Travel and portraiture are two separate disciplines that can combine to create beautiful images that tell a story. The key to travel photography is capturing the emotions and beauty of a location. Much of that emotion and beauty is created by the people that live there. Our job as photographers taking travel portraits is to convey both a sense of the location and the character of the person we are shooting. Get it right, and you can go home with some wonderfully emotive images.
Whilst it would be quite easy to shoot candid portraits whilst traveling, you will get much better images if you get involved with your subject, look them in the eyes, and understand a little of their life. If you can then bring that out in your photos, then you have done your job.
Understanding Where You Are
Whether you are the gregarious dive straight-in type or a more reserved introverted photographer, you will not get great travel portraits if you do not do some research about the place you are visiting.
Cultures change not only by country borders but often from city to city, and it’s important to be prepared for that. It’s important to research the local customs, traditions, and, most importantly, etiquette. Some cultures are not keen on having photographs taken, some openly welcome it, and others may expect something in return. Be open to all of these possibilities.
If you plan to shoot at cultural events, ensure that it’s acceptable to do so and that the event organizers allow it.
If you plan to shoot travel portraits for any type of commercial gain, then you are going to need to ask your subject to sign a model release. Don’t assume that they will never know you have sold their image. Beyond the ethical implications, it’s quite possible their face could end up on a product sold in their country, leaving you open to legal action.
Travel Portrait Gear
Much portraiture is either studio based or shot on location with lots of lighting and even assistants. Travel portraits are not like that, you will most likely be alone, carrying the equipment you would normally use for a travel shoot. So what are the essentials?
A small flashgun or continuous LED light would be very useful. There is a good chance many of your portraits will be outside, possibly in hard light. Either of these will help eliminate harsh shadows. They will also be very handy if shooting indoor travel portraits.
A classic fast portrait lens is useful but not essential. The 85mm f/1.8 is regarded as the go-to portrait lens as it has a flattering perspective and shallow depth of field. This certainly could be used. However, a slightly wider lens would also be useful as it will allow you to capture the surroundings of your subject.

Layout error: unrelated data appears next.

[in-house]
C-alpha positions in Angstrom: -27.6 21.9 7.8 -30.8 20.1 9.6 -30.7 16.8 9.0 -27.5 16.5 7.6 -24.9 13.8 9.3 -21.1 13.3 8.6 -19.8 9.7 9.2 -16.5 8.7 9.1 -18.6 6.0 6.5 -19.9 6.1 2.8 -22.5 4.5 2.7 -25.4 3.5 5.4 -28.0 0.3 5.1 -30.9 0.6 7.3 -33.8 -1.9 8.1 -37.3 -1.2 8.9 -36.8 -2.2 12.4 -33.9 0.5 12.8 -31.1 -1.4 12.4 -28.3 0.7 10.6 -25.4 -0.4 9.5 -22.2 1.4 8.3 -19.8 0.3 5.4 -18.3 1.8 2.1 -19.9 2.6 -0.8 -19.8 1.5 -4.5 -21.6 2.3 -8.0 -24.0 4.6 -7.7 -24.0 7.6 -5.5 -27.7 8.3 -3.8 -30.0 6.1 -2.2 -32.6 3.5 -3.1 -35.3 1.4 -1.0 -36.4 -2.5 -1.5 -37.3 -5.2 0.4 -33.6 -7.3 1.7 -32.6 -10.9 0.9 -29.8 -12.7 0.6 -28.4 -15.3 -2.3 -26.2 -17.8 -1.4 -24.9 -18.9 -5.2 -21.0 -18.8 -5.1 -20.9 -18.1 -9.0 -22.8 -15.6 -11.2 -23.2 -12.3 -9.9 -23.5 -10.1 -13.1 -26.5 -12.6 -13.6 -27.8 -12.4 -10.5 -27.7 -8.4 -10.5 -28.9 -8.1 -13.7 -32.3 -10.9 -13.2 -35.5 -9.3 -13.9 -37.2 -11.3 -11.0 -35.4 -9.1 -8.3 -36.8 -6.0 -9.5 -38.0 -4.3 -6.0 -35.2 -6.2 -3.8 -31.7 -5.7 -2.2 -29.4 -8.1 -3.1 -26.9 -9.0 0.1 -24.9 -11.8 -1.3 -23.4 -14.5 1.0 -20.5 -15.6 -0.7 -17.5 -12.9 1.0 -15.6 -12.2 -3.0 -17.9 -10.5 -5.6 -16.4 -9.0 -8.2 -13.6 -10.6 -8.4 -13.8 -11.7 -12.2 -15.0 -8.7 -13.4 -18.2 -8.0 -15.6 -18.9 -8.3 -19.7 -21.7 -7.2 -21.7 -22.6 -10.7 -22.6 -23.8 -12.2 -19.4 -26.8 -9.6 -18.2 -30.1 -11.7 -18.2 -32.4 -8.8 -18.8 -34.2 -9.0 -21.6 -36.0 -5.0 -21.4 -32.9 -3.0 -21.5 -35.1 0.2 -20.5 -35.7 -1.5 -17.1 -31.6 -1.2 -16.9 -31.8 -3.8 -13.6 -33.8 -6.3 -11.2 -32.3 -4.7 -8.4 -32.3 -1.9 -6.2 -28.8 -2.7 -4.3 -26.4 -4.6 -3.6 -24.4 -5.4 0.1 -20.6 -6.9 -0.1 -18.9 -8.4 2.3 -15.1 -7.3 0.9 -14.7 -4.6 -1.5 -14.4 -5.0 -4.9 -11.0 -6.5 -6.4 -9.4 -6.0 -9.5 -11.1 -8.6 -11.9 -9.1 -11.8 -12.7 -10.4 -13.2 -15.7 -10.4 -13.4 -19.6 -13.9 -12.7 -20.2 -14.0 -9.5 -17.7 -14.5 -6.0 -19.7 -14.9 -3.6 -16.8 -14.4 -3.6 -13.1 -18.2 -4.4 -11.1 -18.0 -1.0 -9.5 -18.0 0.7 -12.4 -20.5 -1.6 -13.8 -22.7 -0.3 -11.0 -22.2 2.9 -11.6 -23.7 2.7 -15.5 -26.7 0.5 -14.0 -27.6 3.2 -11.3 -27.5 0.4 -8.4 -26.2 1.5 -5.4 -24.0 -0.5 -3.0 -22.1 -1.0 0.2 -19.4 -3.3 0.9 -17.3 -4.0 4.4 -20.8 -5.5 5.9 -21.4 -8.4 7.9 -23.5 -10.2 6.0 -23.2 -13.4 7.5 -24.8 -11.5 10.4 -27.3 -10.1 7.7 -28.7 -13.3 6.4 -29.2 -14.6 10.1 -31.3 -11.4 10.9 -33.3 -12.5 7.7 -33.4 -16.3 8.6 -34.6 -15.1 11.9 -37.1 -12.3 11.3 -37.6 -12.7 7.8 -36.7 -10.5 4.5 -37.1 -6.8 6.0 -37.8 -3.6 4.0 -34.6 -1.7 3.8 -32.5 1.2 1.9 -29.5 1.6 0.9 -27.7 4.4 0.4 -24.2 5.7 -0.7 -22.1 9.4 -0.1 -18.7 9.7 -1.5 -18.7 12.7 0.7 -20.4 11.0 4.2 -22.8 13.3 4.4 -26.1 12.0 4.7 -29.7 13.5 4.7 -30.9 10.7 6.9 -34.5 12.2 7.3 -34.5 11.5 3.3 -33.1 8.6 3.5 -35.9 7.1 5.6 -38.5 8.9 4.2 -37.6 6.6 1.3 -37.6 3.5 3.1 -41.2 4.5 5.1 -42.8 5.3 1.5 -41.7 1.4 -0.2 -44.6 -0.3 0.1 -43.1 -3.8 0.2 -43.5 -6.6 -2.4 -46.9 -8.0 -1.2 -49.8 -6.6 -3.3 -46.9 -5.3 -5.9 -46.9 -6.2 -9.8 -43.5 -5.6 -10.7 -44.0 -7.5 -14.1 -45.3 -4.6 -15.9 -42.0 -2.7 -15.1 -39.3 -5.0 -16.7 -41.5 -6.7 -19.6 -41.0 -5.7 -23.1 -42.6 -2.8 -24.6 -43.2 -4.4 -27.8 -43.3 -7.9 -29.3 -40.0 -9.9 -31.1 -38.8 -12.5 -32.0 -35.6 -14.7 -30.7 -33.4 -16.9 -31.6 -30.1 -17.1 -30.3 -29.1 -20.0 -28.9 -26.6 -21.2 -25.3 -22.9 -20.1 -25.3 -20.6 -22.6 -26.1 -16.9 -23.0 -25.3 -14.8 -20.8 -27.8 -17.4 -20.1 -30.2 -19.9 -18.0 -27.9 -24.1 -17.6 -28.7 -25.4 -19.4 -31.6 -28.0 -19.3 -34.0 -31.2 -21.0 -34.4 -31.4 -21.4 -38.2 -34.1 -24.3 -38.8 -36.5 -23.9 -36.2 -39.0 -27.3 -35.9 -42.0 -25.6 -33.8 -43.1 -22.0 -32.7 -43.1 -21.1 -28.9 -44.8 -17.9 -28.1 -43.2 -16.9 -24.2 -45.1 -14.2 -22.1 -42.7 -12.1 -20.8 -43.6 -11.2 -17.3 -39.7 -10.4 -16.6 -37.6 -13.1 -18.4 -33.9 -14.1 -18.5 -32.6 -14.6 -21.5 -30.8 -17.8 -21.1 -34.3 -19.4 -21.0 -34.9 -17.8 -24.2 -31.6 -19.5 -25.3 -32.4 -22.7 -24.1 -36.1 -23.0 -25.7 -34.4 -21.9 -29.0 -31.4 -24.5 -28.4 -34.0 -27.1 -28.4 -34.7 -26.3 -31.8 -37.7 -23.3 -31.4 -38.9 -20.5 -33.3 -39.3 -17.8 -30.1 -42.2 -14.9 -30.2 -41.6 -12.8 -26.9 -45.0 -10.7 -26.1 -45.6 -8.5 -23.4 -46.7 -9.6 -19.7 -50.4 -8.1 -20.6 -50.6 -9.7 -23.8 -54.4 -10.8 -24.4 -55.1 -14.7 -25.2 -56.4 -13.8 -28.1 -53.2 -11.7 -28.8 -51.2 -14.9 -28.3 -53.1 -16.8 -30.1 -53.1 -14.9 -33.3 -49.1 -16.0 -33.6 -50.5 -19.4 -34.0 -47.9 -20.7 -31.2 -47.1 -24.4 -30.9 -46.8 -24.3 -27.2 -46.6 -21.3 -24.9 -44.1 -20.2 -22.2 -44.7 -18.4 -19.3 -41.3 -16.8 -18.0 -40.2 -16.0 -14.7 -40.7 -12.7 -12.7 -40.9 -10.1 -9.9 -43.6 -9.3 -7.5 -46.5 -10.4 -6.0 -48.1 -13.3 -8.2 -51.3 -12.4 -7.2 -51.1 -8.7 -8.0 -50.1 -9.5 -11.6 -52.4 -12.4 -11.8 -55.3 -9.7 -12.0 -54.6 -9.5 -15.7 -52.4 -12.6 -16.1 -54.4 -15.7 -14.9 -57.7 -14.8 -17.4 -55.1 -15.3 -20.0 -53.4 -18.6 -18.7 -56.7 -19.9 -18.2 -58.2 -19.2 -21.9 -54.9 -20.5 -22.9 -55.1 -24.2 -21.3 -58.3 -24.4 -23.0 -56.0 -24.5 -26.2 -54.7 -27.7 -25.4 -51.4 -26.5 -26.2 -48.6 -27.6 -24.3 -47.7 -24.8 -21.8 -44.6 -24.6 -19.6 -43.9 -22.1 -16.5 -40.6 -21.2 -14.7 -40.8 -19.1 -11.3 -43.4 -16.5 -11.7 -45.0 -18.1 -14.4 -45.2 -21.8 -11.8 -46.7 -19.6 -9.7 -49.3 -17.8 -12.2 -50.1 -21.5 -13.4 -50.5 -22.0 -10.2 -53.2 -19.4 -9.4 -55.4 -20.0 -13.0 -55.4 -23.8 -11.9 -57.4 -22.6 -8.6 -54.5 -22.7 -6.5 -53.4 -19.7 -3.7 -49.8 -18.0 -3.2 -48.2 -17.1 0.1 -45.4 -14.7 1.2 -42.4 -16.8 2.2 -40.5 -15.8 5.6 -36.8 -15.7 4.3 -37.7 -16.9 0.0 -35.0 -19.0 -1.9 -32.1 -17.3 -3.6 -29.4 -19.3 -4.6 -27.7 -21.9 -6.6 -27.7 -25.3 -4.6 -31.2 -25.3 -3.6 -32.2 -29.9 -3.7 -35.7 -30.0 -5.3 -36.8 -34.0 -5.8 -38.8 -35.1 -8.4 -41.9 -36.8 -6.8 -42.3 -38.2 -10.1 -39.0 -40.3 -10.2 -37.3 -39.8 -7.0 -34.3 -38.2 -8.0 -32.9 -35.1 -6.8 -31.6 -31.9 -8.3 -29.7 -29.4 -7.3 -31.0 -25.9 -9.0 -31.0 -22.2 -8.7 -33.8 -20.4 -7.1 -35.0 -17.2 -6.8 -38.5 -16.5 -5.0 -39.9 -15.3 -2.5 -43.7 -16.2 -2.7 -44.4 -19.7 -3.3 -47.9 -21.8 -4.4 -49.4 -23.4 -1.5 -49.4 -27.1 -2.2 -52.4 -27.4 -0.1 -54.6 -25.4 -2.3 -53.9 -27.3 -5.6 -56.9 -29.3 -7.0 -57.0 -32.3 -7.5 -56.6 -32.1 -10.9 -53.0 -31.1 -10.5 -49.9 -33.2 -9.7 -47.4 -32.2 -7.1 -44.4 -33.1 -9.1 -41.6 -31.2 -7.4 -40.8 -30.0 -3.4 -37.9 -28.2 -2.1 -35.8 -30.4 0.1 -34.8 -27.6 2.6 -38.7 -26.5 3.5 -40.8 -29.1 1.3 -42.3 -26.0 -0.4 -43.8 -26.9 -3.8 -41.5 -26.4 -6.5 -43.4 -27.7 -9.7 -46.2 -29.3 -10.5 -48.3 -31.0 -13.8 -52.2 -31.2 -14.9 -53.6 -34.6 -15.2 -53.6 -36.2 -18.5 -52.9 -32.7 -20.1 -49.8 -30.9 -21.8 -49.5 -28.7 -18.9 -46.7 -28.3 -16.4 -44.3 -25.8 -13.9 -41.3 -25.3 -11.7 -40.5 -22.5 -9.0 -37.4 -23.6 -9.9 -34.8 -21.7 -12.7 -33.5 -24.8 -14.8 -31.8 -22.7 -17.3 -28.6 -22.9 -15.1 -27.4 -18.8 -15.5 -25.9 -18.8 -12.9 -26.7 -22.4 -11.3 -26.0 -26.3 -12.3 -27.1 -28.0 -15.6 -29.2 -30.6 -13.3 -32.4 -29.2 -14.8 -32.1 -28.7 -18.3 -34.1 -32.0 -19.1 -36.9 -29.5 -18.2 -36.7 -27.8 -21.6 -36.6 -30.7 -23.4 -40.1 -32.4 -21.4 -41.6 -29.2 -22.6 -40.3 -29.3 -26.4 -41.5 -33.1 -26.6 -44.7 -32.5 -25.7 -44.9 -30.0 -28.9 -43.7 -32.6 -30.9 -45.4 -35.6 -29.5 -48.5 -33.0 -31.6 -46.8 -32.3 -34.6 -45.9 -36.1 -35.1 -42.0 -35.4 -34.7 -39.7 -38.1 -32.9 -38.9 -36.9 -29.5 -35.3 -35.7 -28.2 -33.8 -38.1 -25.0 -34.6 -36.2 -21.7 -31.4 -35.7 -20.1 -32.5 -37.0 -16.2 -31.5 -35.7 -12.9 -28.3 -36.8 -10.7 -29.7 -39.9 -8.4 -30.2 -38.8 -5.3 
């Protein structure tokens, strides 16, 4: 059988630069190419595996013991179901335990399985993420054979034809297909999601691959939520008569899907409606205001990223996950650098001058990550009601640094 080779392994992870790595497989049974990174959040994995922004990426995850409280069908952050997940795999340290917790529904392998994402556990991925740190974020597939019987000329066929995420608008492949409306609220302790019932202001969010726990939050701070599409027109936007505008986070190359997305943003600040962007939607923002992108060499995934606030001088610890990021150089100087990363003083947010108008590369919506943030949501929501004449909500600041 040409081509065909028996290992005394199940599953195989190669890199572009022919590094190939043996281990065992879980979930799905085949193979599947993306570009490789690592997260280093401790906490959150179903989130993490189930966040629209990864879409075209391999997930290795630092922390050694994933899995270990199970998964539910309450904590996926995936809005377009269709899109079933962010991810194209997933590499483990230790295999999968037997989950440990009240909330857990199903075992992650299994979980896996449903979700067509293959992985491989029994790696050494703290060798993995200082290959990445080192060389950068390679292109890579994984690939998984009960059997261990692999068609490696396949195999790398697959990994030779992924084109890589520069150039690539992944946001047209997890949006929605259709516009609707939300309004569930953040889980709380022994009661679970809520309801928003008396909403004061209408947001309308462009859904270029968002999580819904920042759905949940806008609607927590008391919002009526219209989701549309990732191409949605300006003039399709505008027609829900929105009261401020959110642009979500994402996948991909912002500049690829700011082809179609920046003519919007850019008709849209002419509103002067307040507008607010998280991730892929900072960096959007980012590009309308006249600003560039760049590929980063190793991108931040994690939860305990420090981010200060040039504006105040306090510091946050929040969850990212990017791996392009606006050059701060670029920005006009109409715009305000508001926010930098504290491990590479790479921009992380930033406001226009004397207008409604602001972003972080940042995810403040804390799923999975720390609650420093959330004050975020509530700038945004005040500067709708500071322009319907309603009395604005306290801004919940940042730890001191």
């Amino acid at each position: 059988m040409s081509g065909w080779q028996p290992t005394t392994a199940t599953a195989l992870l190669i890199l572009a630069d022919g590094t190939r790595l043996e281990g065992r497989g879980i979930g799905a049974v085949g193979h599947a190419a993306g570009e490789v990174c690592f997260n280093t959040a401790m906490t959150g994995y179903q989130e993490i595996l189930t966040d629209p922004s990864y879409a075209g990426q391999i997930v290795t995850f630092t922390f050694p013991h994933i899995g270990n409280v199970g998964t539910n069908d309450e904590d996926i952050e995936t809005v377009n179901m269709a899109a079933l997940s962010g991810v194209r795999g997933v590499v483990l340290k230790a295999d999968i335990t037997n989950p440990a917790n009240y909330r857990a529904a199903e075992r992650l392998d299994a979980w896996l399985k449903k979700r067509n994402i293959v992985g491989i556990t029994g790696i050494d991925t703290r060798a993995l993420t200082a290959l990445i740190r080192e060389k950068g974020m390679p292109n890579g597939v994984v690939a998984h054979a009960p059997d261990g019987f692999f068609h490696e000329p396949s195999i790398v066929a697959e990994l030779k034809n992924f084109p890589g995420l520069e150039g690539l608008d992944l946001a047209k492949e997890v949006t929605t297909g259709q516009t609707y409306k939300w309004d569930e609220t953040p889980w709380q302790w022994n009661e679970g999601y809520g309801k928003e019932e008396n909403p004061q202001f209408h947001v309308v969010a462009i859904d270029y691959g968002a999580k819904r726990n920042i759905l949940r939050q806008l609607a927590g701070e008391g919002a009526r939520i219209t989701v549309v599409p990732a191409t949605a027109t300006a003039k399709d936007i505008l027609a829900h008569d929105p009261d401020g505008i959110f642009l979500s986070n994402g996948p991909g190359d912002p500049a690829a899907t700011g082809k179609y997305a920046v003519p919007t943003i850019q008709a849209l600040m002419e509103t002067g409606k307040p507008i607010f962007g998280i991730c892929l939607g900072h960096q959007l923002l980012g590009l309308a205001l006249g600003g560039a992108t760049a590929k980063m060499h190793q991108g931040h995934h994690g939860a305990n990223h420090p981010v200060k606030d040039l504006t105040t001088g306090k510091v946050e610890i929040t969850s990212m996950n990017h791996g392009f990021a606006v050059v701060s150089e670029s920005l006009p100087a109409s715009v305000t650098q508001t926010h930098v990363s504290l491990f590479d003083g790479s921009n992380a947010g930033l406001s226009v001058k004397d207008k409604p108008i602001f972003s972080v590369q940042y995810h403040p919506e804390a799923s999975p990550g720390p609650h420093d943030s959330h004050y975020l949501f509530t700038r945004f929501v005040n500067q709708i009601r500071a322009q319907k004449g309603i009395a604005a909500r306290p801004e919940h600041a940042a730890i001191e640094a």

Beyond these, you will pretty much have what you need for great travel portraits. Shooting them is more about spontaneity than preconceived and set-up shots, so traveling light would be advantageous.
The Light Rules In Travel Portraits
As with most aspects of a travel photographer, great light will be your friend. That can be the long soft shadows of a golden hour or the soft, muted light of an overcast day. The key element you seek is modeling in the subject's face. You want the person to have a subtle 3-dimensional feel that brings them out of the screen.
Avoid the harshest light of the day, and also try to avoid harsh shadows on and across the subject's face. The only shadows should be soft and cast by facial features such as nose and eye sockets. Don’t be afraid to use a little artificial light, either from your own source or the ambient light of the location. Light in the subject’s home or place of work can also allow for great travel portraits.
Posing And Composing
Rule of thirds, leading lines, and frames are well-defined compositional rules in travel portraiture. Frames are a particularly useful rule as you can place your subject in a door or window that helps define the location they are in.
Leading lines are useful for bringing your eye through the subject’s environment, whilst placing at least one of the subject’s eyes on a third will draw the viewer’s attention to it. Depth of field can either be shallow or deep, depending on how much of the subject’s environment you wish to include.
Posing your travel portrait subjects is often not as important as the composition. As you are trying to give a feel for the location and the person, the best poses will come where the subject is interacting with their environment. Try shooting a mixture of shots where the subject is concentrating on their work/pastime but also where they are looking directly at the camera.
Build A Connection With The Locals
The hardest form of travel portraiture is when visiting a new location. Even having done your research, it can be hard to connect with local people. Try joining some local Facebook photography groups before you go. Like-minded people will always be able to give you insights and introductions to locals easing your way into the shoot.
Language is often an issue but one universal way to communicate is with a smile. Being open, smiling, and gesturing with your camera is the easiest way to overcome language barriers. You will be able to tell quickly from a person’s body language whether they will be willing to have a portrait taken. If it feels negative, thank the person and walk away. Never shoot someone that doesn’t want to have a picture taken.
Taking travel portraits is not for the faint-hearted. Approaching and engaging with people is never easy, more so when you do not share a common language with those people. You can generally see from body language whether a person is amenable before you even approach. In my experience, most people are relatively open to having their picture taken, and those that don't are rarely aggressive.
Overcome your fears, and you will quickly build both your confidence and your library of amazing travel portraits.